Four-car pile-up for Trump Administration: auto makers sue over China import tariffs

THE TRUMP Administration is being sued by car makers Ford, Mercedes-Benz, Tesla and Volvo over government tariffs on imported Chinese components.

Lawsuits naming US trade representative Robert Lighthizer as defendant have been filed in New York’s Court of International Trade over duties on products used by all four manufacturers.

The ongoing trade dispute dates back to Donald Trump’s early days in office. After a tariff tit-for-tat affecting products from steel and peanuts to jeans and Harley Davidson motorcycles, a partial deal was worked out earlier this year — but duties remain on some Chinese goods. That includes some vital componentry for the auto trade.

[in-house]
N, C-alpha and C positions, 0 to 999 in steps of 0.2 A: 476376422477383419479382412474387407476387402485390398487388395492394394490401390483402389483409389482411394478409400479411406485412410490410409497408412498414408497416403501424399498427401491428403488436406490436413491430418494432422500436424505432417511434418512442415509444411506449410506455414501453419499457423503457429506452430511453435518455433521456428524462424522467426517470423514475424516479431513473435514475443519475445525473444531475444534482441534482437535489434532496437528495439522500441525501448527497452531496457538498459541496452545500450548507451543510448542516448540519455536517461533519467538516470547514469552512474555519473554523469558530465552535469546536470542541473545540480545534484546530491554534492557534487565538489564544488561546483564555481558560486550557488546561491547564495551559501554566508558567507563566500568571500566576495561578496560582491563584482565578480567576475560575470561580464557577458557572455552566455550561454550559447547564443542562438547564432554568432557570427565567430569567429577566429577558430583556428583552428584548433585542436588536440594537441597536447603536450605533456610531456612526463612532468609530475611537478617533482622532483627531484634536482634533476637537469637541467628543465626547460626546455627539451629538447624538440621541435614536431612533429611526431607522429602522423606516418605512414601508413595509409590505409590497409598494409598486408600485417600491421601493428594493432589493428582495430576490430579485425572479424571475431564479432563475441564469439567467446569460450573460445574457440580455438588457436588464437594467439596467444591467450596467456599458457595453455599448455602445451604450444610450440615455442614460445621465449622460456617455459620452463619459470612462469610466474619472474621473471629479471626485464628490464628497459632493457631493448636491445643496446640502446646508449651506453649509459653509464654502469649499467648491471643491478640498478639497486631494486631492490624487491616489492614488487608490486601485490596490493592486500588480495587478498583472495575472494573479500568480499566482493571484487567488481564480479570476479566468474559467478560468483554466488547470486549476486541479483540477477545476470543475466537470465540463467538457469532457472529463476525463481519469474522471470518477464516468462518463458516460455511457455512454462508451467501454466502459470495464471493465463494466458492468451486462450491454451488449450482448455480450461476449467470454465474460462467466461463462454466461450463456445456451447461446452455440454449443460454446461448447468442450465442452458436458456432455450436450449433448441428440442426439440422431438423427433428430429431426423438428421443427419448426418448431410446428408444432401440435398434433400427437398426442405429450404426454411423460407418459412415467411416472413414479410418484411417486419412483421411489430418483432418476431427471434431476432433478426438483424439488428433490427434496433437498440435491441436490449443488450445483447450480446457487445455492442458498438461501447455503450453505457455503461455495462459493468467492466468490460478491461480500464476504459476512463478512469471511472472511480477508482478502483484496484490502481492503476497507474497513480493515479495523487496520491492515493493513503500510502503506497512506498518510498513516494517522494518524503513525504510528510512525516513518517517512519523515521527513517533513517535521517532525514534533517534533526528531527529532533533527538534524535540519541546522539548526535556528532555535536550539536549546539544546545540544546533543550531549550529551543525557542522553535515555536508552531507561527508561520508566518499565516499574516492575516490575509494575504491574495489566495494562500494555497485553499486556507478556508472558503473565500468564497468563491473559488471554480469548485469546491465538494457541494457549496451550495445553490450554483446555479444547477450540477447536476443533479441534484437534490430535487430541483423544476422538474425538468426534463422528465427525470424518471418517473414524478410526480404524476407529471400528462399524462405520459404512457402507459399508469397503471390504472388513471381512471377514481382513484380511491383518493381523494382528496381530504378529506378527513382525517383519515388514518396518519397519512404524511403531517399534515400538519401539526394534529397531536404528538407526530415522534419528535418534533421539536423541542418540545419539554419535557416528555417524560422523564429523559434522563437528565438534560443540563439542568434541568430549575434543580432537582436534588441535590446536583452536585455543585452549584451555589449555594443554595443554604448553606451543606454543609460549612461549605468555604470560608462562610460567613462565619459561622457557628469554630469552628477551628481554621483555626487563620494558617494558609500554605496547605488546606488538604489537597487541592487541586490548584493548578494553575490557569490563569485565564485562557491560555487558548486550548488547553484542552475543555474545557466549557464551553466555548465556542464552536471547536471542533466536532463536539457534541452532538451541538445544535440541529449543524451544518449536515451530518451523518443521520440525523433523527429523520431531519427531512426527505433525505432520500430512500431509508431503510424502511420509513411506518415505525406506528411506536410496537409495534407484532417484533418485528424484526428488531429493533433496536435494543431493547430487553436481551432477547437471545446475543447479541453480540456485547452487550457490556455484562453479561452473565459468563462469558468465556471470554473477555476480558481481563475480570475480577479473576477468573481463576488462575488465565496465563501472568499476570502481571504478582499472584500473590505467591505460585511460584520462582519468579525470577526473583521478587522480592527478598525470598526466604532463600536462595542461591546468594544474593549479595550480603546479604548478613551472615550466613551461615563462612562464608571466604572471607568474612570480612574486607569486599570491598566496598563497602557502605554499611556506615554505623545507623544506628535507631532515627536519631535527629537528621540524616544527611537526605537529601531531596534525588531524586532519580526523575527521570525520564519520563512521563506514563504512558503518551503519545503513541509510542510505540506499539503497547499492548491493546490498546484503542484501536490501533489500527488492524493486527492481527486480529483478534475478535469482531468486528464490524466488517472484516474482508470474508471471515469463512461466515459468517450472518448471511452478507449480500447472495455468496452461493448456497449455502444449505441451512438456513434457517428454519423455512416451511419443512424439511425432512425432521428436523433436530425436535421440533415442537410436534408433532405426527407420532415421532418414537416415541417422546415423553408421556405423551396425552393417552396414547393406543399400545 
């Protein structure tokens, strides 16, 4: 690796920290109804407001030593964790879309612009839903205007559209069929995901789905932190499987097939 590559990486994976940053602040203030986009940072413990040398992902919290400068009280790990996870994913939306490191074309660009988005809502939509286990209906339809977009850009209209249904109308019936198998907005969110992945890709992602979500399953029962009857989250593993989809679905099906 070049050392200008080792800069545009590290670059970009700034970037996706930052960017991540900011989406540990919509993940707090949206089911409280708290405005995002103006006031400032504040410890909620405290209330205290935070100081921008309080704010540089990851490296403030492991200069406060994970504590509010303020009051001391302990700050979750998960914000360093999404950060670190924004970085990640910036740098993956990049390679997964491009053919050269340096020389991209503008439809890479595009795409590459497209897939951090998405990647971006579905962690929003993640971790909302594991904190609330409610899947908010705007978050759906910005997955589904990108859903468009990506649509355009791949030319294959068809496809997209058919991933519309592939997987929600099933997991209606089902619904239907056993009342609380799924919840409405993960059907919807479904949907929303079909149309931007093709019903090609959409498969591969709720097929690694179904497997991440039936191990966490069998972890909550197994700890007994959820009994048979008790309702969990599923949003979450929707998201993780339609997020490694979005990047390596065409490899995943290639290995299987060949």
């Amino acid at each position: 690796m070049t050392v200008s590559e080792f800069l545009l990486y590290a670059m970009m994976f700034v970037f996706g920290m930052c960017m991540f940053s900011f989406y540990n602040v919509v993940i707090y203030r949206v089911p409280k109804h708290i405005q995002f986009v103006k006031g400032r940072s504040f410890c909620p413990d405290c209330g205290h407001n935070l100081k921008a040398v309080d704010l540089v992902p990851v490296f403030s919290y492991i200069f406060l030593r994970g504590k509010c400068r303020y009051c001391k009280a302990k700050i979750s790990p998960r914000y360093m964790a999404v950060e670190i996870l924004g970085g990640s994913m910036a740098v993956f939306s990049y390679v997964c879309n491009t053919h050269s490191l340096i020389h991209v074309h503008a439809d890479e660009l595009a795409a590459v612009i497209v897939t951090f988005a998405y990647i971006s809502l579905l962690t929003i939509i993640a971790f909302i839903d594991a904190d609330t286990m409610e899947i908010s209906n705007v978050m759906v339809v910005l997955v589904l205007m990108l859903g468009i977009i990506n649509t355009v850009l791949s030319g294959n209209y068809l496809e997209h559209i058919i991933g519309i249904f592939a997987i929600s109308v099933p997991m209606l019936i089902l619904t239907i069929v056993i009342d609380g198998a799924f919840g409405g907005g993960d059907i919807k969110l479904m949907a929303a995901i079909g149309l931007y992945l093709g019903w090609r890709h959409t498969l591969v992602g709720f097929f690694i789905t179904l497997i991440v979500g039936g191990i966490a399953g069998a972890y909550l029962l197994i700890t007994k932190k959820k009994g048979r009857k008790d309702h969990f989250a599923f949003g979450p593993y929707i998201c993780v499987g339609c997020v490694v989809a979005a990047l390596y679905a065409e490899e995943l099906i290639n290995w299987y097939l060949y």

The tariffs are referred to as List 3 and List 4. The former went into effect in 2018, placing 25 percent duties on imported goods worth $200bn. List 4 came into effect last year, and entails a 7.5 percent tariff on imports worth $120bn. The goods affected range from raw materials to electronic components.

Tesla last year requested a waiver on import taxes for computer components and display screens for its Model 3 cars. That request was denied. The company’s new filing calls the levies “arbitrary”, “capricious”, and “an abuse of discretion”. Tesla is seeking cancellation of the duties, as well as a refund for those it has already paid — with interest.

Mercedes branded the dispute an “unprecedented, unbounded, and unlimited trade war” that would affect imports worth more than $500bn.

The tariffs had been introduced in the hope of reducing the US trade deficit with China, which stands at some $28bn.